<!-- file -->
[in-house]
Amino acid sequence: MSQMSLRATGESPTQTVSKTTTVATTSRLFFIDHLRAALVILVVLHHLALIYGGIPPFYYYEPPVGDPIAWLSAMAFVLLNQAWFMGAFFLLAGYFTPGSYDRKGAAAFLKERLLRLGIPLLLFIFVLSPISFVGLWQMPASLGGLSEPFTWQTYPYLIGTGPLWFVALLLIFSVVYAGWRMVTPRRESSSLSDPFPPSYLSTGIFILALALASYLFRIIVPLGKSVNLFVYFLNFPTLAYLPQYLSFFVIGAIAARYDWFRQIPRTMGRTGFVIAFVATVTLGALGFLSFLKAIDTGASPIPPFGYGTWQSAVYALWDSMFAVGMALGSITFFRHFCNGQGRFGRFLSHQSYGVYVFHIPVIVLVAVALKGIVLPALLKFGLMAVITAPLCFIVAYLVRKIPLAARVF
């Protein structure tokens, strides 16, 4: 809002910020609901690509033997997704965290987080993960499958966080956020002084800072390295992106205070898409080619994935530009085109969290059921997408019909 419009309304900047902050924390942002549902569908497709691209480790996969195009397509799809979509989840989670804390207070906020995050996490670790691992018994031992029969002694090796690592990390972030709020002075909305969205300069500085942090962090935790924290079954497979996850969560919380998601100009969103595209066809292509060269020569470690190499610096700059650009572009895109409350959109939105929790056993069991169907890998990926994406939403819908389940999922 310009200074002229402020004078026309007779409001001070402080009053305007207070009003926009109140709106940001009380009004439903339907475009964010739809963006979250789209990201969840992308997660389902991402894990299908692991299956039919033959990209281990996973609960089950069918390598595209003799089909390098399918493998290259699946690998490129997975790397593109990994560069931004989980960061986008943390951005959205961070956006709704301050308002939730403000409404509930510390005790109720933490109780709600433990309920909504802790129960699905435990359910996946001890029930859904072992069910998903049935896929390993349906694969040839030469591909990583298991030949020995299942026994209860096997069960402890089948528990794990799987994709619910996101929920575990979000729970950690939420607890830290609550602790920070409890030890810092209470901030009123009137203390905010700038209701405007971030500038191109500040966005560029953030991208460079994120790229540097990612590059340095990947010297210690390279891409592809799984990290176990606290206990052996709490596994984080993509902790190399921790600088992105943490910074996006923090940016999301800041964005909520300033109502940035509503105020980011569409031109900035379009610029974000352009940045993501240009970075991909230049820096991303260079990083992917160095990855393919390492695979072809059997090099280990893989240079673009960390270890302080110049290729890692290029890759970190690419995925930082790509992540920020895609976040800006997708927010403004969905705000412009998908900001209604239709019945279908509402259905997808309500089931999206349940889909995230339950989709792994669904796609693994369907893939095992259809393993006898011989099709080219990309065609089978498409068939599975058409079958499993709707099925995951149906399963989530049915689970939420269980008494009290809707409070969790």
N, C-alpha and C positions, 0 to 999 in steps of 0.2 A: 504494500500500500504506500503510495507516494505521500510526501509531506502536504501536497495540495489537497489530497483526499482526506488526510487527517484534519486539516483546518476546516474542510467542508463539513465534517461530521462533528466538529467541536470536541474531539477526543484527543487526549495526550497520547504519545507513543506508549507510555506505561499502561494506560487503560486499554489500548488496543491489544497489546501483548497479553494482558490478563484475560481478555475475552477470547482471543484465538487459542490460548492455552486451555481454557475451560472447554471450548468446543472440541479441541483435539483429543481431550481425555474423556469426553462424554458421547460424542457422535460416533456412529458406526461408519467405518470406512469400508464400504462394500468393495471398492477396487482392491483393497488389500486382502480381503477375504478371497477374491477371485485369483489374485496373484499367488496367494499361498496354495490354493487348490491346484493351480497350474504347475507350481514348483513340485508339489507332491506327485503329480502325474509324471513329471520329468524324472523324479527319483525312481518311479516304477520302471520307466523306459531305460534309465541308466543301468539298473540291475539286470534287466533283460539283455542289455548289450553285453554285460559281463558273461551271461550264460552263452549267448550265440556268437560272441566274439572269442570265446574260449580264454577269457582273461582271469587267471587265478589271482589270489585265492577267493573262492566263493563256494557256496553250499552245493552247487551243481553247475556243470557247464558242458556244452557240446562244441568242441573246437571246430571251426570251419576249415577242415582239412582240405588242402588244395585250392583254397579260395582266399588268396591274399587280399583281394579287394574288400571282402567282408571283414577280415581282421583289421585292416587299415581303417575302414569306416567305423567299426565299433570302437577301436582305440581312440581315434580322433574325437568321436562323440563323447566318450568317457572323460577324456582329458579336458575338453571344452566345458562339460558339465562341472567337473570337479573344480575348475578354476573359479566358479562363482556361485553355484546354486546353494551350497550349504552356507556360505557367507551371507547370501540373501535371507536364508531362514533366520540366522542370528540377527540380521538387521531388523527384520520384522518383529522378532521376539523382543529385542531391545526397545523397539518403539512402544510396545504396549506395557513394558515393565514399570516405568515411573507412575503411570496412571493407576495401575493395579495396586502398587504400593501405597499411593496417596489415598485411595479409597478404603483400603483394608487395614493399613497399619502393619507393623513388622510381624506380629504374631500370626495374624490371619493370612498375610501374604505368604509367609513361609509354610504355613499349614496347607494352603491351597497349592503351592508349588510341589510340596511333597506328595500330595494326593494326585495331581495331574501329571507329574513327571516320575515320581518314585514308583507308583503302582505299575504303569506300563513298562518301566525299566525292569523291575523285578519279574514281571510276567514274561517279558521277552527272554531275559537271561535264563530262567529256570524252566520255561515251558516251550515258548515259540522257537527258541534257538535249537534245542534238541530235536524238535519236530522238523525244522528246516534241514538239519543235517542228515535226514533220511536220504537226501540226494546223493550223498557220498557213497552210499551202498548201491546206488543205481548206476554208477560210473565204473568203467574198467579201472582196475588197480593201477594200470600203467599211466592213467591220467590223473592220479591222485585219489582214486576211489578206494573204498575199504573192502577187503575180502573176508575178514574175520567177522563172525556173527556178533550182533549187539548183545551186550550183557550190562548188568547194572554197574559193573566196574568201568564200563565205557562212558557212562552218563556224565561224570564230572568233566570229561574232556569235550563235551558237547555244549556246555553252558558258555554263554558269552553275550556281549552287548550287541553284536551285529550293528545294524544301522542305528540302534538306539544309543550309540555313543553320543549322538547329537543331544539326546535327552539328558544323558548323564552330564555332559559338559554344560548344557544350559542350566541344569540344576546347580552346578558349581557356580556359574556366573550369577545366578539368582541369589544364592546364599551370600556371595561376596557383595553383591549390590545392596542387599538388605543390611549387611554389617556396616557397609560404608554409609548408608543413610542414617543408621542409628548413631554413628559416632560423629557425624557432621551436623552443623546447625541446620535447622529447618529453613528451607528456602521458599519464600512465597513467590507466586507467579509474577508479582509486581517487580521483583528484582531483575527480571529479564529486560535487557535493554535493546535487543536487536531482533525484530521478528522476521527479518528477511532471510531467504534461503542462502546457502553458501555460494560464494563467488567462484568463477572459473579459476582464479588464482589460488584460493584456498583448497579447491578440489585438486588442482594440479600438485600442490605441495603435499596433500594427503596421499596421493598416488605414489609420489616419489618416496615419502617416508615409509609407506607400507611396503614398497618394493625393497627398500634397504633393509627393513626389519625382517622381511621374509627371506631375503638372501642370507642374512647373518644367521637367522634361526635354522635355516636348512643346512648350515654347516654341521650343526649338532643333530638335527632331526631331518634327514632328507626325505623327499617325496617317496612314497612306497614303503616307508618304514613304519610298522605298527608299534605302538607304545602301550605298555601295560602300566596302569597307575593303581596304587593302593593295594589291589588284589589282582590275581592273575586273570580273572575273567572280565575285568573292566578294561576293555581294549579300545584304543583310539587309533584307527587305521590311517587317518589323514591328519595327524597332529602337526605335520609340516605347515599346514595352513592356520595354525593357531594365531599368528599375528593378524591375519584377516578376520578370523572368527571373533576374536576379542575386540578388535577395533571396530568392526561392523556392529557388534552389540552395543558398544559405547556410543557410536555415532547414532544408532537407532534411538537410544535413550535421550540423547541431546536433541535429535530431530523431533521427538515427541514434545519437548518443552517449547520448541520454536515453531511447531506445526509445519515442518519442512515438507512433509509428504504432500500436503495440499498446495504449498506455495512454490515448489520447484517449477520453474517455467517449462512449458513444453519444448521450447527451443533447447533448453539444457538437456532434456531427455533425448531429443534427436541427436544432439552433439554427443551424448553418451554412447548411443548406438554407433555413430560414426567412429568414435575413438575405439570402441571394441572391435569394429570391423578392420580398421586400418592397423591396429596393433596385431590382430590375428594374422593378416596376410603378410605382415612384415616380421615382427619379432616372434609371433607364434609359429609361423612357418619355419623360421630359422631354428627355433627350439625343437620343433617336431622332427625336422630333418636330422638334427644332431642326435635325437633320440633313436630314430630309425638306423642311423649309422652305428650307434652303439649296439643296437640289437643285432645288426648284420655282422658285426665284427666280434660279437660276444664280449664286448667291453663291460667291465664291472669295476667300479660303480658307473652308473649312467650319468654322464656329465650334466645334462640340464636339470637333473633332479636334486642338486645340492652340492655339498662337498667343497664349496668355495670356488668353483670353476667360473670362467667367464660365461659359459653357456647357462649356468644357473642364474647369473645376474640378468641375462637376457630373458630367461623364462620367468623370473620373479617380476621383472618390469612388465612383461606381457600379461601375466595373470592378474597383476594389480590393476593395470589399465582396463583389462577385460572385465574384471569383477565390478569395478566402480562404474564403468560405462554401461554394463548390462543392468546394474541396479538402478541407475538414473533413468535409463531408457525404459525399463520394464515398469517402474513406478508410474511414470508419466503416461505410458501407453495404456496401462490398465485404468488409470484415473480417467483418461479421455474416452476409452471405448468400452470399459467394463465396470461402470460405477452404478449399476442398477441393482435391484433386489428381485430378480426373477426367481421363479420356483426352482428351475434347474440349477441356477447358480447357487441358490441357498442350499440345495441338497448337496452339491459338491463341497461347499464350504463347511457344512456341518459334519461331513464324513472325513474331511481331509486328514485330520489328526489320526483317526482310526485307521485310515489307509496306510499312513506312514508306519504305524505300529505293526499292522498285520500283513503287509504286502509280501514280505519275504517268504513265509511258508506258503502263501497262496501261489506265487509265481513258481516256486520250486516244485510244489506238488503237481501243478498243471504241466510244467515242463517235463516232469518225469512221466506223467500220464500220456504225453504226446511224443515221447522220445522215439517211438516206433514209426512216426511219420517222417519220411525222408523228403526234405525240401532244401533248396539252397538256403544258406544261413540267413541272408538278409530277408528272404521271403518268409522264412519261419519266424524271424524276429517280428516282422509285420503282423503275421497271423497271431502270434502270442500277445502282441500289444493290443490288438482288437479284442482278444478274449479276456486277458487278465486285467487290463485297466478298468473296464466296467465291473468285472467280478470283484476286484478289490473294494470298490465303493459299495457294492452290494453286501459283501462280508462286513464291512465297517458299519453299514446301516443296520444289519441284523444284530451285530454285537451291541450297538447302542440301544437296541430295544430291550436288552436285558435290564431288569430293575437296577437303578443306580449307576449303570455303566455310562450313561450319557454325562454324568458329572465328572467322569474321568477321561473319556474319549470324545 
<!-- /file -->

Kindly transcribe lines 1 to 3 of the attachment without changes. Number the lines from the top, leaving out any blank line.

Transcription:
[in-house]
Amino acid sequence: MSQMSLRATGESPTQTVSKTTTVATTSRLFFIDHLRAALVILVVLHHLALIYGGIPPFYYYEPPVGDPIAWLSAMAFVLLNQAWFMGAFFLLAGYFTPGSYDRKGAAAFLKERLLRLGIPLLLFIFVLSPISFVGLWQMPASLGGLSEPFTWQTYPYLIGTGPLWFVALLLIFSVVYAGWRMVTPRRESSSLSDPFPPSYLSTGIFILALALASYLFRIIVPLGKSVNLFVYFLNFPTLAYLPQYLSFFVIGAIAARYDWFRQIPRTMGRTGFVIAFVATVTLGALGFLSFLKAIDTGASPIPPFGYGTWQSAVYALWDSMFAVGMALGSITFFRHFCNGQGRFGRFLSHQSYGVYVFHIPVIVLVAVALKGIVLPALLKFGLMAVITAPLCFIVAYLVRKIPLAARVF
């Protein structure tokens, strides 16, 4: 809002910020609901690509033997997704965290987080993960499958966080956020002084800072390295992106205070898409080619994935530009085109969290059921997408019909 419009309304900047902050924390942002549902569908497709691209480790996969195009397509799809979509989840989670804390207070906020995050996490670790691992018994031992029969002694090796690592990390972030709020002075909305969205300069500085942090962090935790924290079954497979996850969560919380998601100009969103595209066809292509060269020569470690190499610096700059650009572009895109409350959109939105929790056993069991169907890998990926994406939403819908389940999922 310009200074002229402020004078026309007779409001001070402080009053305007207070009003926009109140709106940001009380009004439903339907475009964010739809963006979250789209990201969840992308997660389902991402894990299908692991299956039919033959990209281990996973609960089950069918390598595209003799089909390098399918493998290259699946690998490129997975790397593109990994560069931004989980960061986008943390951005959205961070956006709704301050308002939730403000409404509930510390005790109720933490109780709600433990309920909504802790129960699905435990359910996946001890029930859904072992069910998903049935896929390993349906694969040839030469591909990583298991030949020995299942026994209860096997069960402890089948528990794990799987994709619910996101929920575990979000729970950690939420607890830290609550602790920070409890030890810092209470901030009123009137203390905010700038209701405007971030500038191109500040966005560029953030991208460079994120790229540097990612590059340095990947010297210690390279891409592809799984990290176990606290206990052996709490596994984080993509902790190399921790600088992105943490910074996006923090940016999301800041964005909520300033109502940035509503105020980011569409031109900035379009610029974000352009940045993501240009970075991909230049820096991303260079990083992917160095990855393919390492695979072809059997090099280990893989240079673009960390270890302080110049290729890692290029890759970190690419995925930082790509992540920020895609976040800006997708927010403004969905705000412009998908900001209604239709019945279908509402259905997808309500089931999206349940889909995230339950989709792994669904796609693994369907893939095992259809393993006898011989099709080219990309065609089978498409068939599975058409079958499993709707099925995951149906399963989530049915689970939420269980008494009290809707409070969790």